‘Fully Committed’ Broadway Review: Jesse Tyler Ferguson Brings to Life Modern Family of Entitled Creeps

It’s only food. But in this revival, it’s also power and prestige and people treating people horribly — to great comic effect

fully committed jesse tyler ferguson
Photo: Joan Marcus

Becky Mode’s “Fully Committed” is that one-person play for theatergoers who hate one-person plays. Which is most theatergoers.

“Fully Committed” receives its first Broadway production, which opened Monday at the Lyceum Theatre, after becoming a surprise Off Broadway hit back in 1999.

Fans of this restaurant-reservationist comedy will not be disappointed, and fans of “Modern Family” will be delighted to see Jesse Tyler Ferguson live on stage playing not one character but a few dozen.

What lifts “Fully Committed” from the doldrums of having to watch one actor on stage playing one character for 90 minutes are all the people who call Sam to make a reservation at an absurdly exclusive restaurant.

The original publicity for “Fully Committed” went out of its way to disguise the fact that it was a one-man show, its ad focused on the many other characters. Mark Setlock, who originated the role of a put-upon reservationist manning the phones in the dingy basement of the restaurant, made us believe we’d met each of those callers. And so does Ferguson.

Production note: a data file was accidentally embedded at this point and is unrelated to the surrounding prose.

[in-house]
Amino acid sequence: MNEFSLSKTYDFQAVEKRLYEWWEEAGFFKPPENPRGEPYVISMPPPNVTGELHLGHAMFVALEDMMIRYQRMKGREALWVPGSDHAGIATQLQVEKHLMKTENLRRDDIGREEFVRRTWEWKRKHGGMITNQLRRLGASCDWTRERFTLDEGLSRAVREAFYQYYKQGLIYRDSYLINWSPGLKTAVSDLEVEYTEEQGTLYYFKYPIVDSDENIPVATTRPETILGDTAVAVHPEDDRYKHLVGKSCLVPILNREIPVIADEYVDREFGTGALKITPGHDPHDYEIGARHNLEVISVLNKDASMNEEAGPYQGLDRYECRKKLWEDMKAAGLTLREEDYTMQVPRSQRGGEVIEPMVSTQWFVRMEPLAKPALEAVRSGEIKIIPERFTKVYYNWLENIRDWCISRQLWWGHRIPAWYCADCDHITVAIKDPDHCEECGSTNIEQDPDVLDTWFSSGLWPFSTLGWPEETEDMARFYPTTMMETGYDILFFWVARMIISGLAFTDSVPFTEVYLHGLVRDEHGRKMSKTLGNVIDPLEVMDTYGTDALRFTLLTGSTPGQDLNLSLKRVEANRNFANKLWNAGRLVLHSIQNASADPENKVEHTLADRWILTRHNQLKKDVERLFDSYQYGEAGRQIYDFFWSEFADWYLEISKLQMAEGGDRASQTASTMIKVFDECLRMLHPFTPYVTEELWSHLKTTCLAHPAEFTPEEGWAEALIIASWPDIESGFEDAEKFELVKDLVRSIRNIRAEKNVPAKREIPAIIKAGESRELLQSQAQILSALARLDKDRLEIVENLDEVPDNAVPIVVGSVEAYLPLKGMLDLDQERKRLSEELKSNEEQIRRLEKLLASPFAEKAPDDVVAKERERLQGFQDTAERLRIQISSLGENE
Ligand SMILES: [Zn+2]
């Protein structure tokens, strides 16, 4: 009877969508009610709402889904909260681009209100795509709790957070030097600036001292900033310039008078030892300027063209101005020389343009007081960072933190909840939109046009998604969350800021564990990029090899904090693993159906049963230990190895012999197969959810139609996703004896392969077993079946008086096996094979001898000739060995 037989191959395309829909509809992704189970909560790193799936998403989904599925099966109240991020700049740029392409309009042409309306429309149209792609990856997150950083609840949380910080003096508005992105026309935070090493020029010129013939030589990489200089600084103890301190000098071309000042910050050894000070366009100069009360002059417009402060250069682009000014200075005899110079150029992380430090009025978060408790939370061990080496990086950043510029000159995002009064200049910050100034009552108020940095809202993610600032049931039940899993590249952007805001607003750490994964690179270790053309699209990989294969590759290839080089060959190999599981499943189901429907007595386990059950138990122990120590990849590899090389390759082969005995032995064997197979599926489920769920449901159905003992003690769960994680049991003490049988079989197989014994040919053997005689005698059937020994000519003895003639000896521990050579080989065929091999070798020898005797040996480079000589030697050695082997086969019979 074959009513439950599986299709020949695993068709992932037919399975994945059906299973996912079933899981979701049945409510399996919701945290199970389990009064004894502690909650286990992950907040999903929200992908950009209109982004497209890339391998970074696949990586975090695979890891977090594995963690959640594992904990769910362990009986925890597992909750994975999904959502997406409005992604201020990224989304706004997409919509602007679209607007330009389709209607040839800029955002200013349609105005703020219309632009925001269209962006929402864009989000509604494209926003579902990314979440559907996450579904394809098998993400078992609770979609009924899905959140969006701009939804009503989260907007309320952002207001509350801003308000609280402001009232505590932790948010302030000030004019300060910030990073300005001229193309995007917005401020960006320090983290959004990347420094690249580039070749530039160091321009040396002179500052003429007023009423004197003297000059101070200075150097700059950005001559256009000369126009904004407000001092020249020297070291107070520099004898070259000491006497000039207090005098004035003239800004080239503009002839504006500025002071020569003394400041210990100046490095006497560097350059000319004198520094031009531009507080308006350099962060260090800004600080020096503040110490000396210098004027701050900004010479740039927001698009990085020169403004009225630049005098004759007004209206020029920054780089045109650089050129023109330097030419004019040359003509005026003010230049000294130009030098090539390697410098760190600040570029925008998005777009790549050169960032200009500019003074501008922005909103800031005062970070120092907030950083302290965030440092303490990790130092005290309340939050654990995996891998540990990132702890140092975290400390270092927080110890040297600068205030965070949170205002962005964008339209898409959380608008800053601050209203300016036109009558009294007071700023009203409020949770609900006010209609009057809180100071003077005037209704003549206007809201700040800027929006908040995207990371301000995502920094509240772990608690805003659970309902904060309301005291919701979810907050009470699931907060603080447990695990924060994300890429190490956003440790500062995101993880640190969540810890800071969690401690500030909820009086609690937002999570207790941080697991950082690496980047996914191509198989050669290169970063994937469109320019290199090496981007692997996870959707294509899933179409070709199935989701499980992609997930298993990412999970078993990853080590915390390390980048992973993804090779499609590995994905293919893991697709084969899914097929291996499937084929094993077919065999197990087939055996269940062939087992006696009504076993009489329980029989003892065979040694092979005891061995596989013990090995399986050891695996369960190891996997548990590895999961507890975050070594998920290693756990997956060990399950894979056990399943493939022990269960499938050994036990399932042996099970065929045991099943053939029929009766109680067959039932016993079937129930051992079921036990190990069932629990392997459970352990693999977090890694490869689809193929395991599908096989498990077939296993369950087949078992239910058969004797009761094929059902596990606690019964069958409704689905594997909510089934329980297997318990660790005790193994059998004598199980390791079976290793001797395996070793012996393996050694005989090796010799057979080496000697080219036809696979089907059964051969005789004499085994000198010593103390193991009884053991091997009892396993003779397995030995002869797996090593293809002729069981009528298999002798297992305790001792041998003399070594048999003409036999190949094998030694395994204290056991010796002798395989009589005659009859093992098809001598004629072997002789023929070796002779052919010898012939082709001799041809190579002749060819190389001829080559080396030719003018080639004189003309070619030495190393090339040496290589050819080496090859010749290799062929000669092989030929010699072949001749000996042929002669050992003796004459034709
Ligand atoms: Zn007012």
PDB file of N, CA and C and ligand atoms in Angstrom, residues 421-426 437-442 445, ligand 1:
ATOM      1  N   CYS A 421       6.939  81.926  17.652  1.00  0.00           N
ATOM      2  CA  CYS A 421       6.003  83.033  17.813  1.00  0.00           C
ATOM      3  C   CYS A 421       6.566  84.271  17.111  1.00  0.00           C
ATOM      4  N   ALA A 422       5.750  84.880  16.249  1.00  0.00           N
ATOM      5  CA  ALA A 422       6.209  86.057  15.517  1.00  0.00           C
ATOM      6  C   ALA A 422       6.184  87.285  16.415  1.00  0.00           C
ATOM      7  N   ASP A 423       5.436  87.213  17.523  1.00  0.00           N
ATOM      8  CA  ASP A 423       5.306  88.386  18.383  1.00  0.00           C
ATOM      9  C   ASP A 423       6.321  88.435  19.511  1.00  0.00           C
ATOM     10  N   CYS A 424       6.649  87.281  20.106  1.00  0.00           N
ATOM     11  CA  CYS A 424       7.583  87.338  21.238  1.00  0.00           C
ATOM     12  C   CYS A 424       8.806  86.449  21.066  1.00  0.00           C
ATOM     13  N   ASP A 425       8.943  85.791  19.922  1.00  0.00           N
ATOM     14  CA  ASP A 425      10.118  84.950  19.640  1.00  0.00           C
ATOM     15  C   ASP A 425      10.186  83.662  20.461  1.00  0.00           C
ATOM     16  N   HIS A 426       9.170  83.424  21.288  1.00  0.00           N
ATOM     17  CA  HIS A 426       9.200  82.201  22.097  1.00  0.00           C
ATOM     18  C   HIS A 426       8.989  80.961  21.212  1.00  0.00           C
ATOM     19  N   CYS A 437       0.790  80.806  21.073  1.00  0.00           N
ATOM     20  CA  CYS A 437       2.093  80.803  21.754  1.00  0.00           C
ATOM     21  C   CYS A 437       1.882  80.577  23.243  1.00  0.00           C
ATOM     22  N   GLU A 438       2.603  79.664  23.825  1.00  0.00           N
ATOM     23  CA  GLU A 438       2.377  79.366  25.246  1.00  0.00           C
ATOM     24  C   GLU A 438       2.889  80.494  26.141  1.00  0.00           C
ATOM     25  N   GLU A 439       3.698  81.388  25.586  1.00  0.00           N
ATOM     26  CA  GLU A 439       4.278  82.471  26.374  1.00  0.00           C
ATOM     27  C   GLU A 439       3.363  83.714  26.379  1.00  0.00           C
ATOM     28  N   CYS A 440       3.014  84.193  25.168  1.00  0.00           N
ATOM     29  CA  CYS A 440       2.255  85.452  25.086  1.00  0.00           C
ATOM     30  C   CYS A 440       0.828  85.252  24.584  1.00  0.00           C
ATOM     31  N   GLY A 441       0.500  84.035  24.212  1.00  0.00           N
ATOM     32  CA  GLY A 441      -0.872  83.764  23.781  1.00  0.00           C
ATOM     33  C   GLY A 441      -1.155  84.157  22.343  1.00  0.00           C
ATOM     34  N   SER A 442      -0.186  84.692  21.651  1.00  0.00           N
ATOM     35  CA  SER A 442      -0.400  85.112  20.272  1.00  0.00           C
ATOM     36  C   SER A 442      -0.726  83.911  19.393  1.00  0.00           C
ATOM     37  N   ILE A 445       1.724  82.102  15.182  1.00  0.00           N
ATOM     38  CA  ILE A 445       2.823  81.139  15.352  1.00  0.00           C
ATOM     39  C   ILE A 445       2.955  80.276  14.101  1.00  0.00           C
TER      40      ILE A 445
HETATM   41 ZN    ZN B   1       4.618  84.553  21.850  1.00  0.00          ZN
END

Under Jason Moore‘s otherwise spot-on direction, a few of Ferguson’s haughtier female callers get blurred. He’s better with the men, and surprisingly, the two characters that emerge as most distinctive are Sam’s recently widowed father and his baby-carrying brother, who insists he make it home for Christmas to be with the grieving family. Maybe that’s why these two characters stand out: There’s nothing funny about them, and they give the show real heart.

Otherwise, the people on the phones treat Sam like total crap, which is what “Fully Committed” is all about: people’s horrible behavior. Because Sam is a nobody, the chef and the maitre’d upstairs can abuse him. But for the people wanting a reservation and unable to get one, Sam is the one in control, and he doesn’t so much abuse them as toy with them. It’s payback for all the gruff he gets.

It’s only food, of course. But in the end, it’s so much more. It’s ego. It’s prestige. It’s power. It’s getting away with silly, outrageous demands because you’re the boss. Or you’re Gwyneth Paltrow, whose assistant calls the restaurant so yet another assistant can be sent to change the lightbulbs near her table for 16 so that the ambiance is just right.

Sam, of course, is an actor who hasn’t been on stage in a while. Late in the show, his agent’s assistant — the agent herself never deigns to speak to Sam — tells Sam that he isn’t getting cast because he doesn’t project “entitlement” in his auditions. It’s an odd word. We might expect he’d be told he lacks “confidence.”

I don’t recall Setlock’s performance that well, except that it was impressive. He was, however, an unknown actor at the time who probably had held a Sam-like job not long before he opened in “Fully Committed.” At least, that’s the impression he conveyed.

Ferguson is a big TV star, so a certain poignancy is lost. Then again, I do vividly recall Ferguson’s break-through turn in the Off-Broadway musical “The 25th Annual Putnam County Spelling Bee.” He played a very cocky adolescent. He projected entitlement even then.